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. Last Updated: 07/27/2016

Nuclear Plant To Undergo Renovation

VILNIUS, Lithuania -- A nuclear power plant will reopen this summer after a series of improvements, many recommended by international experts who consider it one of the most dangerous in the world, a report said Wednesday.


The Ignalina plant, which supplies about 80 percent of Lithuania's electricity, has aging, Soviet-made, graphite-cooled reactors like the ones at Chernobyl, site of the world's worst nuclear accident in 1986.


Ignalina's first reactor will be shut down April 1 for 70 days of improvements, and then restarted, the Baltic News Service reported Wednesday.


The second reactor will remain in service. The country is not expected to face serious energy problems during the interim.


A number of international nuclear groups have said that the Ignalina plant is dangerous, though most believe it could meet acceptable safety standards if improvements are made.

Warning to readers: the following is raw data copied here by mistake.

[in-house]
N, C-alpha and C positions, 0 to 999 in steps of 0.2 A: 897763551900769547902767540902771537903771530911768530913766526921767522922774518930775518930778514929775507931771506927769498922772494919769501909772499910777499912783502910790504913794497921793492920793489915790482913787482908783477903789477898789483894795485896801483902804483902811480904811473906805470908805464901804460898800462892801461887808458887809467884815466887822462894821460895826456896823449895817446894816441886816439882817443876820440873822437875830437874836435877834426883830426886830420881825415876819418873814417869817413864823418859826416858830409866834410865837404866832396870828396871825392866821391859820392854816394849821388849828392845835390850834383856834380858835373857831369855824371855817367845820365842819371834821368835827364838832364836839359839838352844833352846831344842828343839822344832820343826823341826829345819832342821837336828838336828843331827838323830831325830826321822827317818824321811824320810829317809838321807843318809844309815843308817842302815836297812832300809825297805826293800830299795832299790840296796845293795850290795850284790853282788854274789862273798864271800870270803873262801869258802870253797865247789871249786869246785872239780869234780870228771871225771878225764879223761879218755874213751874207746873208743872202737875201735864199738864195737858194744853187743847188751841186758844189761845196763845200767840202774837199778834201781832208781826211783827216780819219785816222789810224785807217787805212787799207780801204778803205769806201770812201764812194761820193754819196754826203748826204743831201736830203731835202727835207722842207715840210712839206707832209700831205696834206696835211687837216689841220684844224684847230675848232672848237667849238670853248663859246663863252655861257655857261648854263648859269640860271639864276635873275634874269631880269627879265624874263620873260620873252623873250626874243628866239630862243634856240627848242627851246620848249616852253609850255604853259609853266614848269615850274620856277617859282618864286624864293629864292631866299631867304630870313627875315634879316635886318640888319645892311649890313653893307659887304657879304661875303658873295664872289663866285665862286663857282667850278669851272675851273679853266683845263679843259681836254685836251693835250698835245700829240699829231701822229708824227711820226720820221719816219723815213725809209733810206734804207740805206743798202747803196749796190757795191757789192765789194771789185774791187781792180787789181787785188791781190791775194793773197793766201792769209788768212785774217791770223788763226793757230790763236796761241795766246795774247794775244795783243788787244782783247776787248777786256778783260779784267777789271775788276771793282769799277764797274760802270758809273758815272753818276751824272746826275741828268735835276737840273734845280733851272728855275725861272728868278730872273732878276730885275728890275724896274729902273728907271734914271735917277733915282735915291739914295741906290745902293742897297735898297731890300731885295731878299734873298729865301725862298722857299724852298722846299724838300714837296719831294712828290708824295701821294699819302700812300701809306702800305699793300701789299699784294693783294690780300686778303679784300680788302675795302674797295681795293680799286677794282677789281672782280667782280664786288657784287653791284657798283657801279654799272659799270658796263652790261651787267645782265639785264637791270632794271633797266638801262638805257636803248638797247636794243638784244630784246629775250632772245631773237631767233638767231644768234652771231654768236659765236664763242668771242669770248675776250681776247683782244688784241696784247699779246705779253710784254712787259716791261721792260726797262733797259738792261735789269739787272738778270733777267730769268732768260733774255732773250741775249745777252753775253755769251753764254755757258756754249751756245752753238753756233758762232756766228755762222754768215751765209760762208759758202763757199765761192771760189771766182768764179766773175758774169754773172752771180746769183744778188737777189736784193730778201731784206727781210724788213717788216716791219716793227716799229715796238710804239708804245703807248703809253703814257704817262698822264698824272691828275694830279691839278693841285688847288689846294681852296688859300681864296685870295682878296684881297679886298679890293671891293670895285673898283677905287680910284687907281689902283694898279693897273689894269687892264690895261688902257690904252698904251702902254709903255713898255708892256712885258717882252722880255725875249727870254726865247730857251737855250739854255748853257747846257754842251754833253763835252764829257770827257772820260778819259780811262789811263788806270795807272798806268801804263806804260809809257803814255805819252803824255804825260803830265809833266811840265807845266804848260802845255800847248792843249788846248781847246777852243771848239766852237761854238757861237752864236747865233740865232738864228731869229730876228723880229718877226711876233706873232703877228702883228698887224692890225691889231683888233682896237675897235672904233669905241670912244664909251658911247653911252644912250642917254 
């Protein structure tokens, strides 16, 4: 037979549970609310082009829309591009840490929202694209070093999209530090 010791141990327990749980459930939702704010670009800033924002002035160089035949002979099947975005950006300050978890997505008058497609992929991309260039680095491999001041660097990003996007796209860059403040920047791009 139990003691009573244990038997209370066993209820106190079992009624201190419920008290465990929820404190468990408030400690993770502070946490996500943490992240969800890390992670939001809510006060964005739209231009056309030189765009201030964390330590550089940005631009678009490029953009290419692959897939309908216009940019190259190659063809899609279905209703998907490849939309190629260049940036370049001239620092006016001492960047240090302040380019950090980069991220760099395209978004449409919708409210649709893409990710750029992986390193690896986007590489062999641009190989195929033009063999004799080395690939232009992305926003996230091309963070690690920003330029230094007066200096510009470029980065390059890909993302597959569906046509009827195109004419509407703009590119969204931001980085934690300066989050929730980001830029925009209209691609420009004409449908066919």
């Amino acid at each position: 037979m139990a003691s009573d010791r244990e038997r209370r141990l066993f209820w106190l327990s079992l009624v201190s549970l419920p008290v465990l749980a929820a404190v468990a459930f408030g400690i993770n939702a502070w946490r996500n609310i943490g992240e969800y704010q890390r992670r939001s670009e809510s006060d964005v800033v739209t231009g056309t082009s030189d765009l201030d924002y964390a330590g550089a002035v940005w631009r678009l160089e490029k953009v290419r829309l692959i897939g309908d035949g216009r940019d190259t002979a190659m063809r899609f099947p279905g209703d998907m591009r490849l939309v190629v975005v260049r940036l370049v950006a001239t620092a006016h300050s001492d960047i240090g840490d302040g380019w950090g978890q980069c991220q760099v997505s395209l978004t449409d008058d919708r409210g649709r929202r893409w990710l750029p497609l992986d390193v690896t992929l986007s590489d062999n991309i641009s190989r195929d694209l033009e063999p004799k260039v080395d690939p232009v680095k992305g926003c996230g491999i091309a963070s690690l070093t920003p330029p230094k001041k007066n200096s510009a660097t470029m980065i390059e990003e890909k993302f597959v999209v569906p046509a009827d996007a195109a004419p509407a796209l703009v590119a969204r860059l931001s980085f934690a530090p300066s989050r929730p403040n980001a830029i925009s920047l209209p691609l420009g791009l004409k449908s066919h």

Areas requiring attention include plant management and security, accident containment and operating systems, international groups have said.


Jurij Semashin, an Ignalina official with the Lithuanian State Atomic Energy Security Inspection, said he saw no reason why the reactor should be shut down permanently, the Baltic News Service reported.


He said that millions of dollars had been spent to improve the safety of the reactor, and further improvements would be made starting in April. The Ignalina plant is just 60 kilometers from the Lithuanian capital of Vilnius.